Infantry weapons of world war 2
The rifles, sub machine guns, pistols, and other weapons of world war 2 soldiers
Even with tanks and aircraft, the foot soldiers remain an essential element of modern armies, both because there are tasks they do best, and because even the richest nations can't afford to equip millions of soldiers with tanks.
This essay details the various classes of weapons carried and used by infantry soldiers, including the multiple classes of guns:
When world war 2 begun, most soldiers were equipped with bolt-action rifles. A 19th century technology, these rifles were powerful and very accurate weapons, effective to a long range of over half a mile, but since they required manual reloading after each shot, they were never suitable for combat situations which demanded a rapid rate of rife, and were therefore replaced during the war by newer weapons.
The only combat role where bolt-action rifles are the best even today, are sniper rifles, where their long effective range and high accuracy are the only things that count.
These are bolt-action rifles which are adapted with magnifying telescopic sights, and often also with additional enhancements such as bipods, cushions, and higher standard production, all in order to maximize the sniper's ability to deliver the few selective shots that can sometimes affect the battlefield more than a hail of less accurate bullets.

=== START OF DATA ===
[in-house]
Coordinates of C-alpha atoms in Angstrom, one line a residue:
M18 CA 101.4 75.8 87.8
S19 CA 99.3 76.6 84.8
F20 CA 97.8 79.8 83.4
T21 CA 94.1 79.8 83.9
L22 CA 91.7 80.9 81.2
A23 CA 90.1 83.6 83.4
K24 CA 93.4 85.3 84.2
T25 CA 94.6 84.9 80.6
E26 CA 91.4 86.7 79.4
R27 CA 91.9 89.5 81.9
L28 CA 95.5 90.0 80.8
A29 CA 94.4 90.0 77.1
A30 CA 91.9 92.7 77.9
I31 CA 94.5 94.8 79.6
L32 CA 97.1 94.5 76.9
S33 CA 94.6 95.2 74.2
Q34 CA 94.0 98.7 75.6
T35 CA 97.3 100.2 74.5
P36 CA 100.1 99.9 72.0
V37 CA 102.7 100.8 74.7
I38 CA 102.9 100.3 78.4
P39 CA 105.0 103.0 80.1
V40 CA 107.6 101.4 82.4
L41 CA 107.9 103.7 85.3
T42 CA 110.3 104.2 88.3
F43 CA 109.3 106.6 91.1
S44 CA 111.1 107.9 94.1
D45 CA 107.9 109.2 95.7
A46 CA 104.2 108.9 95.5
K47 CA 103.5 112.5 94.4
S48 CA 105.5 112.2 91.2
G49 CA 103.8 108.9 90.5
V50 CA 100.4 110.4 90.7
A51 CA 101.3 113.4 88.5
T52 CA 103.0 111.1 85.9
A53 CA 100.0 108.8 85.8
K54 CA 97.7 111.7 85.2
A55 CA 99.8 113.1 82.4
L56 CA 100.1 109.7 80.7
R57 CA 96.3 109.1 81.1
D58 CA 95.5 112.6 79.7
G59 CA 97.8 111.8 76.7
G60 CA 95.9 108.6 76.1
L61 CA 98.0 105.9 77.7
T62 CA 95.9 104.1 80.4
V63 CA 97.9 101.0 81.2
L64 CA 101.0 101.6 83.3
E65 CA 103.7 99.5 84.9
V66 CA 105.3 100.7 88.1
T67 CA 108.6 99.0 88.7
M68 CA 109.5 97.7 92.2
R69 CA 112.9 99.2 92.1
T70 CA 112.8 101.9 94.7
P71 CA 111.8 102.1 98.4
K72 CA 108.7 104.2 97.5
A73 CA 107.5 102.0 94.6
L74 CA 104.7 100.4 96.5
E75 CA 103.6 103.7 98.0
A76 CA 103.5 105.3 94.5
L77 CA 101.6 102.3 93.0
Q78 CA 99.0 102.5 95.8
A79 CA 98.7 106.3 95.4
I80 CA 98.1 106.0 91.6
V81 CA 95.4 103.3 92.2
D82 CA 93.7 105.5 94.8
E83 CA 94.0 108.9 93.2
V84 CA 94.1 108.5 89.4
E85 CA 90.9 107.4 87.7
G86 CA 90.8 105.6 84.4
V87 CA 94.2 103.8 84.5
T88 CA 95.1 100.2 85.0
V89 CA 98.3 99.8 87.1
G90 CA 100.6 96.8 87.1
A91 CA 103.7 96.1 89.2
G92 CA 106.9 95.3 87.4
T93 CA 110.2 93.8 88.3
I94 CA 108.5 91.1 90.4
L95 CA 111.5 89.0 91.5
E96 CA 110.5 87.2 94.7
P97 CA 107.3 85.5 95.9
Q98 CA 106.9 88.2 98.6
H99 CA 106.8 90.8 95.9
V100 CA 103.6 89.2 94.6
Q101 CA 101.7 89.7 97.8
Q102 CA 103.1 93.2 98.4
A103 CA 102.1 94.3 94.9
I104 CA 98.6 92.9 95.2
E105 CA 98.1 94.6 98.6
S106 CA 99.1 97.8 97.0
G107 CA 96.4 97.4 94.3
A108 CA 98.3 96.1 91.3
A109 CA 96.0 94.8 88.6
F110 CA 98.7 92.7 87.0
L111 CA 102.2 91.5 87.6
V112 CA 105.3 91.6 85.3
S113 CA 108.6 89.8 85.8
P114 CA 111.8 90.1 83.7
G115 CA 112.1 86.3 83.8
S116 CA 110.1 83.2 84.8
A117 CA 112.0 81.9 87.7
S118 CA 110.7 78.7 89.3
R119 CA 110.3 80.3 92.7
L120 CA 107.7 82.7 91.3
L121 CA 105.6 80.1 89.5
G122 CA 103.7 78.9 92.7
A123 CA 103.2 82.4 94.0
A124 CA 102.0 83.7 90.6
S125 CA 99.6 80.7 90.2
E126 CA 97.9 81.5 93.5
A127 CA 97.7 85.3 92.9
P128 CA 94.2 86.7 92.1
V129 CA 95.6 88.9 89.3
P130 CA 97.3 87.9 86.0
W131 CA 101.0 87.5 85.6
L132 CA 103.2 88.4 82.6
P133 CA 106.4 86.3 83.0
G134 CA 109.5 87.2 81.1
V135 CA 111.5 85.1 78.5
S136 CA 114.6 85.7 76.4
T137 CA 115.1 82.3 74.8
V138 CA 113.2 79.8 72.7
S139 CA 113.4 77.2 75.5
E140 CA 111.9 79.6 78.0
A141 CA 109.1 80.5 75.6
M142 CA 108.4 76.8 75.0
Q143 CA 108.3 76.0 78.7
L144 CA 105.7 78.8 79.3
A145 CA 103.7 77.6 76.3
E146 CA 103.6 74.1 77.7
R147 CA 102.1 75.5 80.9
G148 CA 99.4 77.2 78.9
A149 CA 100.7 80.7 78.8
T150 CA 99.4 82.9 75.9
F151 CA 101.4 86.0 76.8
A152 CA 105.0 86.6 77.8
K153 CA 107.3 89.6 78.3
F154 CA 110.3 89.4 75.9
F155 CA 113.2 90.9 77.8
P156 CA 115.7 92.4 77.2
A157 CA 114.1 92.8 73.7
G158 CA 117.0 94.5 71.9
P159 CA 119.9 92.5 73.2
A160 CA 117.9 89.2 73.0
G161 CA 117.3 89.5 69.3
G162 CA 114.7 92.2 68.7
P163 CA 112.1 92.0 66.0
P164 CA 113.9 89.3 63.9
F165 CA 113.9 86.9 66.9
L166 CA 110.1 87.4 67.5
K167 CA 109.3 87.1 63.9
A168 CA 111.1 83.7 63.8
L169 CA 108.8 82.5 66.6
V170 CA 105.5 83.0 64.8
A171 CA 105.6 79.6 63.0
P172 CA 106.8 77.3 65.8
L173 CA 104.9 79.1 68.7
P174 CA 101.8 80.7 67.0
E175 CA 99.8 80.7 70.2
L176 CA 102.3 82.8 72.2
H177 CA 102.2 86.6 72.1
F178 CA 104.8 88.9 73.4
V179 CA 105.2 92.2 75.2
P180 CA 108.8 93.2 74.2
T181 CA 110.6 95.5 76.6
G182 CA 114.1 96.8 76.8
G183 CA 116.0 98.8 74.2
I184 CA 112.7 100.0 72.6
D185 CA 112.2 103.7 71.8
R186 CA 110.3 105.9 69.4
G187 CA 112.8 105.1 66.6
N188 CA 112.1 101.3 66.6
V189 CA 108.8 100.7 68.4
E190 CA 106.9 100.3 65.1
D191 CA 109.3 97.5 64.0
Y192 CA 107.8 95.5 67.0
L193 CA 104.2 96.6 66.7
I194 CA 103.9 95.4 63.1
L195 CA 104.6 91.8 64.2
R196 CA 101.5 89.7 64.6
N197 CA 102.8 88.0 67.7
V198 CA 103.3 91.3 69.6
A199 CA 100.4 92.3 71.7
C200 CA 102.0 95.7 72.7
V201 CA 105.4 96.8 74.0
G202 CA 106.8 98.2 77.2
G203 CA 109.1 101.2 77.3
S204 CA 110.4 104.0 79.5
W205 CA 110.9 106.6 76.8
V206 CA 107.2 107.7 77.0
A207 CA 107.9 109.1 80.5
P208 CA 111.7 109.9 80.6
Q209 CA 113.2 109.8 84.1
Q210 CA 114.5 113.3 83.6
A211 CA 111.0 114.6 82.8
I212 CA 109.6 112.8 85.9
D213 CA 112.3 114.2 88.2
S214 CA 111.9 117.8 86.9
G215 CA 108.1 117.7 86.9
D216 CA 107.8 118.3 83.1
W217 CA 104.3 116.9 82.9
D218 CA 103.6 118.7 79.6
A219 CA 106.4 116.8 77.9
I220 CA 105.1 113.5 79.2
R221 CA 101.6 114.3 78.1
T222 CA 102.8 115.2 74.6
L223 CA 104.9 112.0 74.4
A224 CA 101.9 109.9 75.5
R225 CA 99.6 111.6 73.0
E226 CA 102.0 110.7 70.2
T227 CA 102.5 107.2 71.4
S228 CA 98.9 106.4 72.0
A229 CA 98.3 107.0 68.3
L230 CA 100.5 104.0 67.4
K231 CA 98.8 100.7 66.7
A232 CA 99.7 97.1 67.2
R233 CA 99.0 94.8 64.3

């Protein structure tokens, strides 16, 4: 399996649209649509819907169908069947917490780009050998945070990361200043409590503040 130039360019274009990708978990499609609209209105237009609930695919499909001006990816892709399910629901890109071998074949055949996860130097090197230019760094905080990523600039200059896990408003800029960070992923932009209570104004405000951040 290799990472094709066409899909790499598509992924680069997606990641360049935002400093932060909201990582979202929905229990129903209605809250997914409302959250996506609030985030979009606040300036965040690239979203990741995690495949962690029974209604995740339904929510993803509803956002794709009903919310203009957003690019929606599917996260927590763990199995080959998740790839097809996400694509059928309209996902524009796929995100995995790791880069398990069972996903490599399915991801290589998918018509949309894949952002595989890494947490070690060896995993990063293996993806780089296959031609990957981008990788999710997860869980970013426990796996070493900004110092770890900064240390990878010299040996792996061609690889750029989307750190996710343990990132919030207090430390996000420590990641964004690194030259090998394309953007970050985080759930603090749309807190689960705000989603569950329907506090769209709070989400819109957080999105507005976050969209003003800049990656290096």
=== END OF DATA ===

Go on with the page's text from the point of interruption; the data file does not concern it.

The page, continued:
Semi-Automatic Rifles were the natural development from the bolt-action rifle. By simply adding an automatic reloading mechanism, these guns provided the soldier with a significantly faster rate of fire, not just technically, but also because he could keep his aiming eye on the sights and on the target between shots, making continuous aiming and firing possible. These quickly became the basic personal weapons of world war 2...